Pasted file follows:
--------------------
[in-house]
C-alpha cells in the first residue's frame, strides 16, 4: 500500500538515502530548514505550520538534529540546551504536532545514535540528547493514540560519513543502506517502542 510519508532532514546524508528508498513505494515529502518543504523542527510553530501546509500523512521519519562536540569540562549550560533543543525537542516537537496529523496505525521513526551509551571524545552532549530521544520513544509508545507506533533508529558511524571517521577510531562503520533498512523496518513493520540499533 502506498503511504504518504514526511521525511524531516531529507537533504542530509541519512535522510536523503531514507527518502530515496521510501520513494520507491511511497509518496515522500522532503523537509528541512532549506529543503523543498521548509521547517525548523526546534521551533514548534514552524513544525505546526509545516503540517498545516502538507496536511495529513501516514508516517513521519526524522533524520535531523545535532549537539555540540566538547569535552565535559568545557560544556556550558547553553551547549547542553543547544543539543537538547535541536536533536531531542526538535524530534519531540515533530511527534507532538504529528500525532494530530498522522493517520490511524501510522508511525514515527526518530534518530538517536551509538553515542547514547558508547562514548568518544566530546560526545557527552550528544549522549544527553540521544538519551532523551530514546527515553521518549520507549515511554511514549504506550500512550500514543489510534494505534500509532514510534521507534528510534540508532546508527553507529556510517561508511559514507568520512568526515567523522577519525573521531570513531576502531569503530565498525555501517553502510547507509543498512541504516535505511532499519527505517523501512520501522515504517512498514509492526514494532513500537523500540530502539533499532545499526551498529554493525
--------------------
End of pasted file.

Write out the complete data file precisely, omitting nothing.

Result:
[in-house]
C-alpha cells in the first residue's frame, strides 16, 4: 500500500538515502530548514505550520538534529540546551504536532545514535540528547493514540560519513543502506517502542 510519508532532514546524508528508498513505494515529502518543504523542527510553530501546509500523512521519519562536540569540562549550560533543543525537542516537537496529523496505525521513526551509551571524545552532549530521544520513544509508545507506533533508529558511524571517521577510531562503520533498512523496518513493520540499533 502506498503511504504518504514526511521525511524531516531529507537533504542530509541519512535522510536523503531514507527518502530515496521510501520513494520507491511511497509518496515522500522532503523537509528541512532549506529543503523543498521548509521547517525548523526546534521551533514548534514552524513544525505546526509545516503540517498545516502538507496536511495529513501516514508516517513521519526524522533524520535531523545535532549537539555540540566538547569535552565535559568545557560544556556550558547553553551547549547542553543547544543539543537538547535541536536533536531531542526538535524530534519531540515533530511527534507532538504529528500525532494530530498522522493517520490511524501510522508511525514515527526518530534518530538517536551509538553515542547514547558508547562514548568518544566530546560526545557527552550528544549522549544527553540521544538519551532523551530514546527515553521518549520507549515511554511514549504506550500512550500514543489510534494505534500509532514510534521507534528510534540508532546508527553507529556510517561508511559514507568520512568526515567523522577519525573521531570513531576502531569503530565498525555501517553502510547507509543498512541504516535505511532499519527505517523501512520501522515504517512498514509492526514494532513500537523500540530502539533499532545499526551498529554493525